On August 6, 1901, Kiowa land in Oklahoma was opened for white settlement, effectively dissolving the contiguous reservation. From the article:
"On August 6, 1901, the official opening of the former Kiowa-Comanche-Apache (Plains Apache) Reservation (KCA) as well as the Wichita-Caddo reserve produced Kiowa, Comanche, and Caddo counties, with county seats in Hobart, Lawton, and Anadarko. Further sessions in 1906 of tribal grazing lands collectively called the Big Pasture completed the allotment process for the KCA tribes, thereby ending the homesteading of Oklahoma Territory. Kiowa opposition to the opening resulted in a landmark U.S. Supreme Court decision, Lone Wolf v. Hitchcock (1903). It reaffirmed the power of Congress to allot reservation lands, resulting in the unabated disenfranchisement of American Indian-held lands until the Indian Reorganization Act (1934).
Pressures to allot and homestead the almost three-million-acre KCA Reservation intensified after passage of the 1889 Springer Amendment to the Indian Appropriation Bill. This action gave Pres. Benjamin Harrison the authority to negotiate land sessions in western Indian Territory. Ceded reservation lands were to be incorporated into newly formed Oklahoma Territory. Former Michigan governor David H. Jerome was chosen to head the Cherokee, or "Jerome" Commission that would negotiate the land cessions. The Jerome Commission had gained notoriety from its dealings with other tribes, so the KCA peoples were wary when Jerome and his entourage arrived at the Fort Sill subagency on September 19, 1892.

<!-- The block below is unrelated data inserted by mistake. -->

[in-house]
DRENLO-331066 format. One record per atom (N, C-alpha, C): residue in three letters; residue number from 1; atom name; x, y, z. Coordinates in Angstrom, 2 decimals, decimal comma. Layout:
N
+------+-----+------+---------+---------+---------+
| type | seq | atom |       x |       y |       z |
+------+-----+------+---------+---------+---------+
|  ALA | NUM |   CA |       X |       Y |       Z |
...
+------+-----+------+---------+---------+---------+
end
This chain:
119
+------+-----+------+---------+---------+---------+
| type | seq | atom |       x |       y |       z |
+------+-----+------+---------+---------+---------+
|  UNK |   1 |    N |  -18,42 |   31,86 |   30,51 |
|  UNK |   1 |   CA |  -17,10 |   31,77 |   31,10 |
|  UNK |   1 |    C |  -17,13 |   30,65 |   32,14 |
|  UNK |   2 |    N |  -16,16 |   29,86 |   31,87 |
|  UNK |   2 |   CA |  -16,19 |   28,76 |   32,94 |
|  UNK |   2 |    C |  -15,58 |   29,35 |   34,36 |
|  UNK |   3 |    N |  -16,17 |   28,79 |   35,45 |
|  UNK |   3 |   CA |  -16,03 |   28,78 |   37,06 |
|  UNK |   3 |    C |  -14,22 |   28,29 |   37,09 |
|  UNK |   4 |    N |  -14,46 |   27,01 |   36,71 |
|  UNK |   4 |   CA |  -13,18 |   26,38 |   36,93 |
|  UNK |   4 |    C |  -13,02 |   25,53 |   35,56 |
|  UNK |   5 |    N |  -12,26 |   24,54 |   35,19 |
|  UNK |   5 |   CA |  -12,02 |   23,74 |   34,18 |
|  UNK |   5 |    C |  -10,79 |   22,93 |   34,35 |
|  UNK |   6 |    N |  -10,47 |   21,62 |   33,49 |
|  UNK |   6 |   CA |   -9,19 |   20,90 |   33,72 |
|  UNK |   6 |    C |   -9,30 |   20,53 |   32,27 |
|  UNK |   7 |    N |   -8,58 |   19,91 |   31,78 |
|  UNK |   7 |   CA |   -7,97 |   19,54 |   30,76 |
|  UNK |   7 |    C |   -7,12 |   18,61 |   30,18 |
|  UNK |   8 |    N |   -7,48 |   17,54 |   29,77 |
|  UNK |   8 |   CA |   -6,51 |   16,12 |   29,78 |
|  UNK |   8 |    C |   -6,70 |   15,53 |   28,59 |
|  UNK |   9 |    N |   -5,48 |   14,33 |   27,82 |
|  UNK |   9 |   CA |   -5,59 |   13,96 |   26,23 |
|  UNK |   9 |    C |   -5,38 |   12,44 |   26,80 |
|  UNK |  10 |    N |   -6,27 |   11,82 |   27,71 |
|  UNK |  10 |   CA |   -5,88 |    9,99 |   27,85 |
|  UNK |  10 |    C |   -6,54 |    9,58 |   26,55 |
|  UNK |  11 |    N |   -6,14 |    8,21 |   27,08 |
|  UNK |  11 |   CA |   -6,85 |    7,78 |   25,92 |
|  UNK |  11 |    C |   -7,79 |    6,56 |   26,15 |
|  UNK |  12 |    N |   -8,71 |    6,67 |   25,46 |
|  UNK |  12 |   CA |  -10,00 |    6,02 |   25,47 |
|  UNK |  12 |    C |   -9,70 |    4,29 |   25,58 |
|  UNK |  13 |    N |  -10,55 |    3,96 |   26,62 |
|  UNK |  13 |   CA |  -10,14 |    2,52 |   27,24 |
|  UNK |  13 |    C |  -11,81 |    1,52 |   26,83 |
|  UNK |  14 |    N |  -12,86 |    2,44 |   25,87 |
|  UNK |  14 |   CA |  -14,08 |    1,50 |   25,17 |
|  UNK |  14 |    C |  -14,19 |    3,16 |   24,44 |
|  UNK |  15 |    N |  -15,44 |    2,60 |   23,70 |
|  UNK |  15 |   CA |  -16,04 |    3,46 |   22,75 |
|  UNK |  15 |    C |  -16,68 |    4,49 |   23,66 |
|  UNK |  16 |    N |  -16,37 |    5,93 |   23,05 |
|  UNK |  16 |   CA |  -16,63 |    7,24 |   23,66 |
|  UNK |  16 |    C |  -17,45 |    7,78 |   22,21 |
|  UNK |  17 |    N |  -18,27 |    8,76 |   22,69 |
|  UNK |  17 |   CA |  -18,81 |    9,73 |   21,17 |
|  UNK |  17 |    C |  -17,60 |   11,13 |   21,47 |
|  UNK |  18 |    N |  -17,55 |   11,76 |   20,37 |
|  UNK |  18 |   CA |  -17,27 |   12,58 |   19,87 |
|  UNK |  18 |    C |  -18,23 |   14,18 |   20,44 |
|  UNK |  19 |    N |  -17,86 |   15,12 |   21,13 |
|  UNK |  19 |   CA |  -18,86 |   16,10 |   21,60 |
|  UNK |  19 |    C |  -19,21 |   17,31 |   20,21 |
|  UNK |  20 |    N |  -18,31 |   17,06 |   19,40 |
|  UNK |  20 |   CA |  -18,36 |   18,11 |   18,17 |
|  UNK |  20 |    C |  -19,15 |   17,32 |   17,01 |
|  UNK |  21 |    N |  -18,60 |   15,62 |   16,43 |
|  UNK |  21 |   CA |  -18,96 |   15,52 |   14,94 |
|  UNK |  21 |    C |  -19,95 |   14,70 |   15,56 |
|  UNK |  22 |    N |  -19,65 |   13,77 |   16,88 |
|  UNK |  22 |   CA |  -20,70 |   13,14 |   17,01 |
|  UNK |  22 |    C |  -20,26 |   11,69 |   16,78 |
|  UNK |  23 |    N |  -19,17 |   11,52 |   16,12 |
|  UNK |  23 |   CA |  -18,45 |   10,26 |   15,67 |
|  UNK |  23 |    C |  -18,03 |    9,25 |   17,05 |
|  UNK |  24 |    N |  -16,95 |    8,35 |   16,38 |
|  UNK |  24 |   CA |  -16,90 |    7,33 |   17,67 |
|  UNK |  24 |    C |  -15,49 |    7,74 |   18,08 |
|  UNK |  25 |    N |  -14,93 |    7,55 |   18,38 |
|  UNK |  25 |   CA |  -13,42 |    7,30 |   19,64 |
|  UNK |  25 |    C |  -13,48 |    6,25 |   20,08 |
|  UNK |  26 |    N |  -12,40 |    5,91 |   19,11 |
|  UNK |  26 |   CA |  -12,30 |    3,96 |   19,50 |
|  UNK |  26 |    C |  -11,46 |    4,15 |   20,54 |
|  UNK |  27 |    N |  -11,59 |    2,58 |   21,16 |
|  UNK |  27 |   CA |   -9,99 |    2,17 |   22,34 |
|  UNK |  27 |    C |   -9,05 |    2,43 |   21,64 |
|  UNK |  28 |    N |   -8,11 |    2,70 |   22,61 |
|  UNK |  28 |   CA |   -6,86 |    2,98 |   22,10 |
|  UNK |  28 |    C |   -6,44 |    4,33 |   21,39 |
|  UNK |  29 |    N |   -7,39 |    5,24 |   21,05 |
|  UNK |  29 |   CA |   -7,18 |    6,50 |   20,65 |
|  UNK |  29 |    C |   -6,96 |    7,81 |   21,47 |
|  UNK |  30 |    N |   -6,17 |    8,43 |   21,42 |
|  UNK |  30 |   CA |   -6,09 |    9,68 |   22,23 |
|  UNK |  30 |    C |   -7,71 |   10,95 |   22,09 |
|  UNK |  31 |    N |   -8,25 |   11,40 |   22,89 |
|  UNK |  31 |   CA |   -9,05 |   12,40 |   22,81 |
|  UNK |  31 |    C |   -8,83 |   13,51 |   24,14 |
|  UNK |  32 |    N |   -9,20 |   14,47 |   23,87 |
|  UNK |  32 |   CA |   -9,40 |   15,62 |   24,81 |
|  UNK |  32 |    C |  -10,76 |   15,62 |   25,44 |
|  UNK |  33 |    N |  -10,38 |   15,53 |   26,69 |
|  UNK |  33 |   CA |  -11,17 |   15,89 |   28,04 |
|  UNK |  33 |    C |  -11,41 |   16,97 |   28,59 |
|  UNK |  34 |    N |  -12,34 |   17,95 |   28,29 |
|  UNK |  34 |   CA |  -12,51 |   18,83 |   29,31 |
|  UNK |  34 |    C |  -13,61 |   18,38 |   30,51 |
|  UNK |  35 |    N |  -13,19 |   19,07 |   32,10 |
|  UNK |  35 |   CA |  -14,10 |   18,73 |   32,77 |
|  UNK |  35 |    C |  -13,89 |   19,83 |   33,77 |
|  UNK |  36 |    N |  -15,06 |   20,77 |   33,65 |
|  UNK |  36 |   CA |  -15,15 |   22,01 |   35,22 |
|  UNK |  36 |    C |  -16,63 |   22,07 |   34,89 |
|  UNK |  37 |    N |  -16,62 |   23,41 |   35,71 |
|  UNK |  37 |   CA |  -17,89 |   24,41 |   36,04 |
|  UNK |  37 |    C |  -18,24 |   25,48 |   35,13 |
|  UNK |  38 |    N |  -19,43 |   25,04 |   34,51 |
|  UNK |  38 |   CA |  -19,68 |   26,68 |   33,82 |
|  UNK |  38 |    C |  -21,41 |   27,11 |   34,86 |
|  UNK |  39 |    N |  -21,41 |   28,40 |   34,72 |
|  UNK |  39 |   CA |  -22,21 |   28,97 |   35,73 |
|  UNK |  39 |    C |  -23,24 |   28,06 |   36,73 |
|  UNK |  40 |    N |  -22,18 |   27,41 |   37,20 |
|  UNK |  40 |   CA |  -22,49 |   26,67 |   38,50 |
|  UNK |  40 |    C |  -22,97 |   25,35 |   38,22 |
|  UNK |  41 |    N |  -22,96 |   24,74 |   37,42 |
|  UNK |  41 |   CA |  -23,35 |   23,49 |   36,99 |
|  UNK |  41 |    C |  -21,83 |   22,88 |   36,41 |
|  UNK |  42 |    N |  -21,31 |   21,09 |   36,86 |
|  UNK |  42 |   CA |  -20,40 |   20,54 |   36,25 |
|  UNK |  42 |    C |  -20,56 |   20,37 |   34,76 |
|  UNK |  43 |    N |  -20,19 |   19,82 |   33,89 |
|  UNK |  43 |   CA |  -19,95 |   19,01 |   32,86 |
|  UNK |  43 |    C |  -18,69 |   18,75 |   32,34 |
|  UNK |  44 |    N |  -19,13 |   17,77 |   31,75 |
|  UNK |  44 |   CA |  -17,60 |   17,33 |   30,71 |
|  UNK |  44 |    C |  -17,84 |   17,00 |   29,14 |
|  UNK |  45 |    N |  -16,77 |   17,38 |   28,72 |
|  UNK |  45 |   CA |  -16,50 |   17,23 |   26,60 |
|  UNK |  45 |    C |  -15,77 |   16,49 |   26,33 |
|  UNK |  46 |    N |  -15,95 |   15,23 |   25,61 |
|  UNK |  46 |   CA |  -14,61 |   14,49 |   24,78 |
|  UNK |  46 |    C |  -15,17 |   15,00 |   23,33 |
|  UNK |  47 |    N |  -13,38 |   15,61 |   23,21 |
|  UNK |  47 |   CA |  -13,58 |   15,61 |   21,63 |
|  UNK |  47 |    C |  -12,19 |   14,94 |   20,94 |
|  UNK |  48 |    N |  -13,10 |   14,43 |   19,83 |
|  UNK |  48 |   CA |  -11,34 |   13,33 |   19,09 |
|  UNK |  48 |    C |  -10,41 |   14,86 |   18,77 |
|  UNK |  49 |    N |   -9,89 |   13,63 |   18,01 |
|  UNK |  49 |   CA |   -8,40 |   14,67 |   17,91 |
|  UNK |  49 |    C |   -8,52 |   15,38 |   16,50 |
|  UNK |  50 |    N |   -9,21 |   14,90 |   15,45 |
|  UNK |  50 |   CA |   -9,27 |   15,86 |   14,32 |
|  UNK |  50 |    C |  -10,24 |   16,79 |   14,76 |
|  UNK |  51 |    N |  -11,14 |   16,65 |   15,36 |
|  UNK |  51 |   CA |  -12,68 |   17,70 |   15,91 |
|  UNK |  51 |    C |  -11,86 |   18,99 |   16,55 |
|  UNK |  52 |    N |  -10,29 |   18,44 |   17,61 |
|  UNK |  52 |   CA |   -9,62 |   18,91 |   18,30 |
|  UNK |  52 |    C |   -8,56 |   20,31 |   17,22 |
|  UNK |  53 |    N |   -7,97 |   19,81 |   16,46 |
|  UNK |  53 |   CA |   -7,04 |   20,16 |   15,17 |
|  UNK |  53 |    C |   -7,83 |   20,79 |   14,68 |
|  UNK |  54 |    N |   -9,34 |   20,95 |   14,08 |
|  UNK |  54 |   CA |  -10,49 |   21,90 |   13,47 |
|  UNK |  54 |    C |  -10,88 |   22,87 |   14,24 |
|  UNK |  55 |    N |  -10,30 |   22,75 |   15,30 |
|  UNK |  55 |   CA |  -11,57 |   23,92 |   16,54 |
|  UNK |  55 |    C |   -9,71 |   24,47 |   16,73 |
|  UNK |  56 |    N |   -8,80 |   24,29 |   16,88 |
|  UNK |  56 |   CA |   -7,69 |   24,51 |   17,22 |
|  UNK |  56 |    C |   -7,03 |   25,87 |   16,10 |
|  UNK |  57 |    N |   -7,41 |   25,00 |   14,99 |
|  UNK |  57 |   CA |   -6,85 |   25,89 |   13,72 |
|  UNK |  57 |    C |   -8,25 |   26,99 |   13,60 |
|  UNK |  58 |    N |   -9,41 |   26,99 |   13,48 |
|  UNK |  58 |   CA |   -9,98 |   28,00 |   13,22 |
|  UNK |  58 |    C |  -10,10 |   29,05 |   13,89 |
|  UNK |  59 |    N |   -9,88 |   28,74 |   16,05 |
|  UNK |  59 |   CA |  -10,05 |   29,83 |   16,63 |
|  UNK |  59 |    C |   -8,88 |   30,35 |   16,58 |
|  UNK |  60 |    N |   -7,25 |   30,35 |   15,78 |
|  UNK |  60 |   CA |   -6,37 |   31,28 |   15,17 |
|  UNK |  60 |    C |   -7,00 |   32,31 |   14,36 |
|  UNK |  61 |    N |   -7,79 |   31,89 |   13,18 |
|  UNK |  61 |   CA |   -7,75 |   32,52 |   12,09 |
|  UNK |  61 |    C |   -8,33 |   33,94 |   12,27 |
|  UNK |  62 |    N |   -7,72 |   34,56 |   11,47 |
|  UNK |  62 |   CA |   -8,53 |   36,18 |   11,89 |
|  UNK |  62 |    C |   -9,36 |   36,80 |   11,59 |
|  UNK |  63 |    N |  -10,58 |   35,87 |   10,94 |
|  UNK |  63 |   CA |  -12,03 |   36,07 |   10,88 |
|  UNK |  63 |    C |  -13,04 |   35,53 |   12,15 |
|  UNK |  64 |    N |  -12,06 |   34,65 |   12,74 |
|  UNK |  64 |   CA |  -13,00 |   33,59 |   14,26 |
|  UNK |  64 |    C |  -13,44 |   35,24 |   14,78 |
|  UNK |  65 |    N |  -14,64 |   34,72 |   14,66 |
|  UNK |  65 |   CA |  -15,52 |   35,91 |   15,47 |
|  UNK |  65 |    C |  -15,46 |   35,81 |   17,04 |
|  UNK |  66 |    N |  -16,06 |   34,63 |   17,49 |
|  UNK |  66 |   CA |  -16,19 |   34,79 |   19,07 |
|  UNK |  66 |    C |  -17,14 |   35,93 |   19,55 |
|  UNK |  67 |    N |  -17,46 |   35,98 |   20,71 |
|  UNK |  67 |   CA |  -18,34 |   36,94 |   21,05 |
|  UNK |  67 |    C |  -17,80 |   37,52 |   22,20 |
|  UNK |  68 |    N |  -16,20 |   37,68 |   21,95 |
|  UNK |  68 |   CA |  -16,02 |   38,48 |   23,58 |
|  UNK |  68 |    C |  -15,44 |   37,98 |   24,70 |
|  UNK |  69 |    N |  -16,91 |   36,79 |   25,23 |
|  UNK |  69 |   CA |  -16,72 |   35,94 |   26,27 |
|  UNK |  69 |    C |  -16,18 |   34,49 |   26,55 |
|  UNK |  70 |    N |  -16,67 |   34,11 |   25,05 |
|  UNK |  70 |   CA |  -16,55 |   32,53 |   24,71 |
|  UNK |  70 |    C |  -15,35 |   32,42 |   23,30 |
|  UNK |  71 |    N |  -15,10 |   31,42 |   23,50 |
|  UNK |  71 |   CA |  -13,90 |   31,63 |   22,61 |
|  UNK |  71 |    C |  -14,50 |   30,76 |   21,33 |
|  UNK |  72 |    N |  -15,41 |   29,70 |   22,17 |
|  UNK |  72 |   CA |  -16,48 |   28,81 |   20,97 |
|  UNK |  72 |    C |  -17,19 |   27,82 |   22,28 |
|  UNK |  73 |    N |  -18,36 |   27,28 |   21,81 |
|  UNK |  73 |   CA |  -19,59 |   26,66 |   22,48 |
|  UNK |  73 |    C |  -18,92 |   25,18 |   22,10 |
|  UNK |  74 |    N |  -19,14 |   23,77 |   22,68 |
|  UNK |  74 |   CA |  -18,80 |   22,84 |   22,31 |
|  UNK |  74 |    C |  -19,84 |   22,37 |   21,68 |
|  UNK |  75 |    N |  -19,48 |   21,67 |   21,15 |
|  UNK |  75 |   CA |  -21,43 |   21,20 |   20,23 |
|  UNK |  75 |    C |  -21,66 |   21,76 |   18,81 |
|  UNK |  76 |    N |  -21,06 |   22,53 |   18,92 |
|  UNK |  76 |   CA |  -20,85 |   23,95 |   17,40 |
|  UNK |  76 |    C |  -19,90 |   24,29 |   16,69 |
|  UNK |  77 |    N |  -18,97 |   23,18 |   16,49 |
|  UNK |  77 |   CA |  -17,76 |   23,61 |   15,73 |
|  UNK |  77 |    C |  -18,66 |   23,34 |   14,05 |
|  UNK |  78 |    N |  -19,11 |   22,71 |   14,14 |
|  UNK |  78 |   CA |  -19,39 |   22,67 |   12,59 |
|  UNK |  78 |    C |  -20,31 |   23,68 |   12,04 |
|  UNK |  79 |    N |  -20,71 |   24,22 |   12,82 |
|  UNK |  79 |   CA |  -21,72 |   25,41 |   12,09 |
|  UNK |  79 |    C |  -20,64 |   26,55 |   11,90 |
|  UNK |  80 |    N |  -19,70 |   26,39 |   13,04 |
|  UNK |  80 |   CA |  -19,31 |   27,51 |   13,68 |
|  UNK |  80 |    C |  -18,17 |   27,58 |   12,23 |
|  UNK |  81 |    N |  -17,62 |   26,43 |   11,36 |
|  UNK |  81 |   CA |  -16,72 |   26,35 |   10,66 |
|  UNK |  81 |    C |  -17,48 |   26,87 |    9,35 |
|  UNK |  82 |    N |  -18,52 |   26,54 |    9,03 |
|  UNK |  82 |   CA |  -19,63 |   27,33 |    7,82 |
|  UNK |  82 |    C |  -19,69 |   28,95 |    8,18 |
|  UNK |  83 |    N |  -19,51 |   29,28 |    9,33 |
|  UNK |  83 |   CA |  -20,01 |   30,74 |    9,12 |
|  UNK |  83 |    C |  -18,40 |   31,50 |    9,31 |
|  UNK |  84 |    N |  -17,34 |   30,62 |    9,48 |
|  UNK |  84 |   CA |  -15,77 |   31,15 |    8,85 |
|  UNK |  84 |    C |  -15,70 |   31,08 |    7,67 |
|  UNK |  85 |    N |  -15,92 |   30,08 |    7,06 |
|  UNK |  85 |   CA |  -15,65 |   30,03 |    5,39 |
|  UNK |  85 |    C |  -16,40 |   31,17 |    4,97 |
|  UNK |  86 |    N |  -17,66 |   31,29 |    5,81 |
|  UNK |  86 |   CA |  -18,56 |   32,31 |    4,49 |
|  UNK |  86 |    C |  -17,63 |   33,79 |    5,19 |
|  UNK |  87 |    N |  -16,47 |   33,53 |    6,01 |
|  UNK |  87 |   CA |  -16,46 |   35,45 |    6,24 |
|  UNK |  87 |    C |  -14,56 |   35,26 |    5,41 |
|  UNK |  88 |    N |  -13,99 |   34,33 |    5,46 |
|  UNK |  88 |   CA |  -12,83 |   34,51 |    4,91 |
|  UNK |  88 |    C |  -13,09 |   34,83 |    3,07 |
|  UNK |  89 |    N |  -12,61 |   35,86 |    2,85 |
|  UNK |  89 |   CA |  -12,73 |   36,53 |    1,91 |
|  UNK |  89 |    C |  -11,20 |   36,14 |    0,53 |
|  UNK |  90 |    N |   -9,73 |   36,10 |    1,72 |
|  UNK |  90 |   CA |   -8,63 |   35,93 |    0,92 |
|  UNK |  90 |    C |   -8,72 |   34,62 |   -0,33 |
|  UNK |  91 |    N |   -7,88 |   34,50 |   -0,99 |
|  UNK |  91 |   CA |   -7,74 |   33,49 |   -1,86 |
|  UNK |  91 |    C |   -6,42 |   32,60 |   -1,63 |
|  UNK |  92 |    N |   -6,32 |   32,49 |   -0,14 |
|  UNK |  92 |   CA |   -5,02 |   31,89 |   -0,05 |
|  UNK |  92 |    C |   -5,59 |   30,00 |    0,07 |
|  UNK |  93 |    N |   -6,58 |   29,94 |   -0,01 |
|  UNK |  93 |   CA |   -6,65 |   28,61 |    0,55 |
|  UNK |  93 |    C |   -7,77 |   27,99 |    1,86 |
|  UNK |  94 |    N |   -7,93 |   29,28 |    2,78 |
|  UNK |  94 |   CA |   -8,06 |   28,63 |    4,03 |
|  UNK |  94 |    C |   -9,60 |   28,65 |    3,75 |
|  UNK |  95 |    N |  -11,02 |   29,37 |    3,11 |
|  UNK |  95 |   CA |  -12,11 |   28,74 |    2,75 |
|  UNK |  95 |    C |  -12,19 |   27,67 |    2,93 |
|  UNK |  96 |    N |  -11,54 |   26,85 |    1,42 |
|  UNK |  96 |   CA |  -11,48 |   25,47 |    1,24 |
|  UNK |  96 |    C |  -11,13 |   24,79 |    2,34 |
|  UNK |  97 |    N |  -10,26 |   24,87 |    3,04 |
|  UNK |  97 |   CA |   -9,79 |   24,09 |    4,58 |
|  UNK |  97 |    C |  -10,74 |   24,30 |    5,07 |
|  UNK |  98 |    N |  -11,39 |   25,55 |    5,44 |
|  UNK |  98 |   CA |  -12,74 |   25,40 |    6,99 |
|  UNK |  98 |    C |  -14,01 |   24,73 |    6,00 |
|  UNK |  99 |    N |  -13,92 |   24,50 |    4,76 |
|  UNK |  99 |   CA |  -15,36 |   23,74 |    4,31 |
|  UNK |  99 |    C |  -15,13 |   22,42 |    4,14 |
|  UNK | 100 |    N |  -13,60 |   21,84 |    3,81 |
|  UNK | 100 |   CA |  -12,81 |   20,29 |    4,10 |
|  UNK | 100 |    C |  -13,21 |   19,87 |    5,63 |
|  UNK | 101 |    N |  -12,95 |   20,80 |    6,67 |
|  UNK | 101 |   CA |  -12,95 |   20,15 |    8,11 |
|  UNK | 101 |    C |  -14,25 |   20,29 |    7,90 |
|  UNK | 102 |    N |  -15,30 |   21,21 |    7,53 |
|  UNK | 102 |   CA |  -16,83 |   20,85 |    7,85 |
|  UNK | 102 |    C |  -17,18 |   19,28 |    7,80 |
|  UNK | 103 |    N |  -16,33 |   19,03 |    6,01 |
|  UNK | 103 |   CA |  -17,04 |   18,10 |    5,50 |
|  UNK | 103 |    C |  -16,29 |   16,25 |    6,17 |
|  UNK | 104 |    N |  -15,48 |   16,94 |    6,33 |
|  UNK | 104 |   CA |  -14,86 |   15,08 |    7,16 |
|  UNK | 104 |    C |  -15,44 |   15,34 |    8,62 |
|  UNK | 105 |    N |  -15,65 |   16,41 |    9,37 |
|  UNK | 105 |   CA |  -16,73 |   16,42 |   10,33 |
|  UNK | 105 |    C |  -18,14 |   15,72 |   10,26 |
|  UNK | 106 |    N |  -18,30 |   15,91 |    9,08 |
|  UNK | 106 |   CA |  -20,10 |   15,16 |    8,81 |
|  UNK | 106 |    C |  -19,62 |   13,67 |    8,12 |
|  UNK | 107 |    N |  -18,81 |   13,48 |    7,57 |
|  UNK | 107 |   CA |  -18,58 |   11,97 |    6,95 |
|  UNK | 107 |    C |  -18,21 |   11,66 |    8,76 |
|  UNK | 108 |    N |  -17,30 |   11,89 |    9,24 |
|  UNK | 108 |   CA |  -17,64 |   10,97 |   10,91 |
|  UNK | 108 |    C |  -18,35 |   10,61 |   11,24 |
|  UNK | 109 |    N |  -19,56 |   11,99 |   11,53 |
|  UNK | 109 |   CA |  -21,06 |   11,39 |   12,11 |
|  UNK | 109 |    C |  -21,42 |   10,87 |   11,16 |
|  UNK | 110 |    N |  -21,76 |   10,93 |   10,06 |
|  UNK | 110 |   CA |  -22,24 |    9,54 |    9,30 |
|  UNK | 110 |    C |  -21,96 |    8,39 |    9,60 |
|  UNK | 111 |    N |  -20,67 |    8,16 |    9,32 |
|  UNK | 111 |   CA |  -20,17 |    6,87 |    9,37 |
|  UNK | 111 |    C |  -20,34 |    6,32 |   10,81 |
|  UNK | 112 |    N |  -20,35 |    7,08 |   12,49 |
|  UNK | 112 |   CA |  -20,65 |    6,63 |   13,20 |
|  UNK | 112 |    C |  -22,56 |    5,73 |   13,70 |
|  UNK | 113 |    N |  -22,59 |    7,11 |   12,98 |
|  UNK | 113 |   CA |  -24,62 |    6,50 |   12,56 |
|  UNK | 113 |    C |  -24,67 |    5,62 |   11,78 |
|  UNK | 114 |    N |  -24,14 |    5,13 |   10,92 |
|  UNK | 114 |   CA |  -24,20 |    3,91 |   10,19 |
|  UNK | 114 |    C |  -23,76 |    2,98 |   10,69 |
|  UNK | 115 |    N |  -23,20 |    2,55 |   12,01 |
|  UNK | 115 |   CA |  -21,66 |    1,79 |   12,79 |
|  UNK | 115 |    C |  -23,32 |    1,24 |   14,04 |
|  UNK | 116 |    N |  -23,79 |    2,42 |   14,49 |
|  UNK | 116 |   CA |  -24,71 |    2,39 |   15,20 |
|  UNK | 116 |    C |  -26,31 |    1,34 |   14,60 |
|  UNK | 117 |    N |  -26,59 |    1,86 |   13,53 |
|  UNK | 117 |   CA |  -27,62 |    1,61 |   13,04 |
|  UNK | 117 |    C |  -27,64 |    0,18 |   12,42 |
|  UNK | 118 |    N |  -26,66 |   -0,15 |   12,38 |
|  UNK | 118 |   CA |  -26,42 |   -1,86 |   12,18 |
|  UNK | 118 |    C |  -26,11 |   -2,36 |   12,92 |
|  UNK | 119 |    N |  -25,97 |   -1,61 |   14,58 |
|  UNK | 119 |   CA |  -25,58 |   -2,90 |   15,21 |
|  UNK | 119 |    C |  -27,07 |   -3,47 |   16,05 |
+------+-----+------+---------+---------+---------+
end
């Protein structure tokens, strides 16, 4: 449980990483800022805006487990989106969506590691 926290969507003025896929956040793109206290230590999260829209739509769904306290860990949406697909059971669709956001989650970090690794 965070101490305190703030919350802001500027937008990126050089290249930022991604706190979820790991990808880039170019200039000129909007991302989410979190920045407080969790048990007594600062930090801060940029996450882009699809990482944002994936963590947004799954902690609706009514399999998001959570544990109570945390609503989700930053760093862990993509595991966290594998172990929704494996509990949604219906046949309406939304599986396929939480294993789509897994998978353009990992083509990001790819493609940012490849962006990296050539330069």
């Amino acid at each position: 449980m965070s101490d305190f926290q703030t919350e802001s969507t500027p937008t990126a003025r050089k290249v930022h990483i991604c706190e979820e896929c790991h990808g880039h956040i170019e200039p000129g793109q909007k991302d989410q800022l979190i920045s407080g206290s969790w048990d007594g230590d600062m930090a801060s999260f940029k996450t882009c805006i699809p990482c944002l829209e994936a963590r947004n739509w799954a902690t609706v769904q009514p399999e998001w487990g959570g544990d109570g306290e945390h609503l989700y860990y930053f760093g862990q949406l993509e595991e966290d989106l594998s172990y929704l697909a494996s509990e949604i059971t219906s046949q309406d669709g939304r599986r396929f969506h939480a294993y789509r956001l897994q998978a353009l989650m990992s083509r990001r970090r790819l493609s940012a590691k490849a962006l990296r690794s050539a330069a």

Official negotiations between the Jerome commissioners and the KCA leaders occurred on September 26–29, and October 3, 5–6, and 11, 1892, at the Fort Sill subagency. Edward L. Clark and Emay Smith interpreted for the Comanche, and Joshua Given for the Kiowa. During this eight-day period Jerome haggled with and cajoled the KCA leaders, finally offering $2 million for approximately 2.5 million acres of surplus land. Each Indian, young and old, was to receive four forty-acre tracts totaling 160 acres, a quarter section. Quanah Parker and the Comanche leaders acquiesced and signed the agreement on October 6, and more Comanche and some Kiowa signed on October 11. Meetings with the Kiowa leaders in Anadarko transpired on October 14, 15, and 17, and by October 22 the commissioners finished obtaining the requisite number of signatures necessary to submit the contract to Congress for ratification, but the Kiowas later claimed that the proceedings were fraudulent.